Danny: I’d definitely get coffee; Zeke’s is over there, and that’s a go-to. I get a black coffee just straight. And it has to be very hot — once it gets even slightly lukewarm, I lose interest. Johnny would probably make a chai tea at home before.

Johnny: One of our favorite activities is playing basketball. We would get our high school friends together and go to this little basketball court that we call the graveyard because there’s like a little graveyard of maybe 10 tombstones next to it. It’s on Muncaster Mill Road in Rockville. We’d always go play at night under the lights. It was kind of our own space. Nobody really knew about it but us, and we’d get mad when other people found out about it. It was one of the greatest activities of our high school days, and even after that we’d get together with friends and just play there.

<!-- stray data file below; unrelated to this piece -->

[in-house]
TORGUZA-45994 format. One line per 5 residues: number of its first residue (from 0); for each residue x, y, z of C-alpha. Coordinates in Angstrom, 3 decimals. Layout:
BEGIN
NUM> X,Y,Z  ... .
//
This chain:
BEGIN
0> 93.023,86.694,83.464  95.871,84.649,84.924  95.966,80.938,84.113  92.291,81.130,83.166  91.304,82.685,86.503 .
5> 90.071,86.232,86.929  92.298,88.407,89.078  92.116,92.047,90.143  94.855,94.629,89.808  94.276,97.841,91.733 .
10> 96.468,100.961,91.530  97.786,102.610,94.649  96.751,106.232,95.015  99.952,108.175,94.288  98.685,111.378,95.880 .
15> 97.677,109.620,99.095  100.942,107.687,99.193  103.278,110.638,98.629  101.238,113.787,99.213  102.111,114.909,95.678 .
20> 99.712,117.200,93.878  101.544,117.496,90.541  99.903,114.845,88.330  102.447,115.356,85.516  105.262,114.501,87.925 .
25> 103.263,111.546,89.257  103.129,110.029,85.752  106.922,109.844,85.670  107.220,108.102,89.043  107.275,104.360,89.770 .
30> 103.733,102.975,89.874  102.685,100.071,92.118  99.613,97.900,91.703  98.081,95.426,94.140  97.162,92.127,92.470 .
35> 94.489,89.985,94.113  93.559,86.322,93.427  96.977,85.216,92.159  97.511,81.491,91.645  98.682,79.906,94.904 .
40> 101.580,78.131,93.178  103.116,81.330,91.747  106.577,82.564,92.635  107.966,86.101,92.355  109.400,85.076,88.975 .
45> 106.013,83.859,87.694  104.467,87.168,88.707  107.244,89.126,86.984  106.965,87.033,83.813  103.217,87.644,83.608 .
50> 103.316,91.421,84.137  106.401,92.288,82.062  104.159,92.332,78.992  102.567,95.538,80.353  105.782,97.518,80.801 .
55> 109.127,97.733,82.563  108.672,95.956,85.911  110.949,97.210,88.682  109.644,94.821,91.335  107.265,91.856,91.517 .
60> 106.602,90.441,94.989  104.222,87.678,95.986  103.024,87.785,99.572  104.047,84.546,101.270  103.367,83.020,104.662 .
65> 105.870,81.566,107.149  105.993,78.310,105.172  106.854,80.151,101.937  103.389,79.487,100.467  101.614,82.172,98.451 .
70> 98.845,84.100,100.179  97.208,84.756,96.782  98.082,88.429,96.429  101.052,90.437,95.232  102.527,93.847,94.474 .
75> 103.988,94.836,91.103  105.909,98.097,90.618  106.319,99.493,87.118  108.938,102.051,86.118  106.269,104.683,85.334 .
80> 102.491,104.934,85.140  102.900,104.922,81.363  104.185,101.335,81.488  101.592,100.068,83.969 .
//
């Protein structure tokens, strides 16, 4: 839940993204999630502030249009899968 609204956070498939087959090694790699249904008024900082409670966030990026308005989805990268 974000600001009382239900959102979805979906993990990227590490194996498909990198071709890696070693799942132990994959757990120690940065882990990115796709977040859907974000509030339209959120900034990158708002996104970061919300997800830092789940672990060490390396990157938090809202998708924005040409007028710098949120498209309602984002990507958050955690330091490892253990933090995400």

Danny: After basketball, we’ll drive through College Park and visit our old alma mater. Then we’ll swing by this place that my brother-in-law put us on called Koite Grill on Colesville [Road]. They make the most amazing Senegalese charcoal chicken, grilled onions and then this rice. It’s probably the food I crave the most often. I like the smoky flavor and the simple pepper seasoning. It’s so juicy — I literally just eat it with my hands. Every time my brother-in-law comes, he usually brings some and we just devour it. Eat lunch, walk around, maybe reminisce on the old days and see how much we don’t even recognize the campus. Outside of the business school, we have a couple of stickers. One business we started when Johnny was in college was called Terpiture; we stuck it on a pole out there. We went back and added a Z&Z sticker next to it.

Johnny: We’ll split it up, and I’ll go to Glenstone museum. It’s a beautiful campus to take a stroll and look at any of the exhibits. It’s been a few years since I’ve been, but I love the architecture and the walking paths. I’m a sucker for foliage.